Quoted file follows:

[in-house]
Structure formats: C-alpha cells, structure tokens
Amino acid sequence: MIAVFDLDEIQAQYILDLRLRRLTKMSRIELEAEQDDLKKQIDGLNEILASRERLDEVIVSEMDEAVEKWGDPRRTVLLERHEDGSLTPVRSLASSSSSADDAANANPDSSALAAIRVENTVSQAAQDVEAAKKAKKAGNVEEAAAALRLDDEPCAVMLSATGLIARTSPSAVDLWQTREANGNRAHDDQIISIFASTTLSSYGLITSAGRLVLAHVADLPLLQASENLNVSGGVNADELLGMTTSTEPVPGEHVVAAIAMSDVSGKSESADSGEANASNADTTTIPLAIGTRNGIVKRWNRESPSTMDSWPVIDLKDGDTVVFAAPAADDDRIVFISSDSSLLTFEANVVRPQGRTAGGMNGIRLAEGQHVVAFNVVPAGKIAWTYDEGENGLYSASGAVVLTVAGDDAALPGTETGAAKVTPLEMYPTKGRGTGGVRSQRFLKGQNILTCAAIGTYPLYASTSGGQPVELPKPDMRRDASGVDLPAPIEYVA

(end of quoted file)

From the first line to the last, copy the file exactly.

[in-house]
Structure formats: C-alpha cells, structure tokens
Amino acid sequence: MIAVFDLDEIQAQYILDLRLRRLTKMSRIELEAEQDDLKKQIDGLNEILASRERLDEVIVSEMDEAVEKWGDPRRTVLLERHEDGSLTPVRSLASSSSSADDAANANPDSSALAAIRVENTVSQAAQDVEAAKKAKKAGNVEEAAAALRLDDEPCAVMLSATGLIARTSPSAVDLWQTREANGNRAHDDQIISIFASTTLSSYGLITSAGRLVLAHVADLPLLQASENLNVSGGVNADELLGMTTSTEPVPGEHVVAAIAMSDVSGKSESADSGEANASNADTTTIPLAIGTRNGIVKRWNRESPSTMDSWPVIDLKDGDTVVFAAPAADDDRIVFISSDSSLLTFEANVVRPQGRTAGGMNGIRLAEGQHVVAFNVVPAGKIAWTYDEGENGLYSASGAVVLTVAGDDAALPGTETGAAKVTPLEMYPTKGRGTGGVRSQRFLKGQNILTCAAIGTYPLYASTSGGQPVELPKPDMRRDASGVDLPAPIEYVA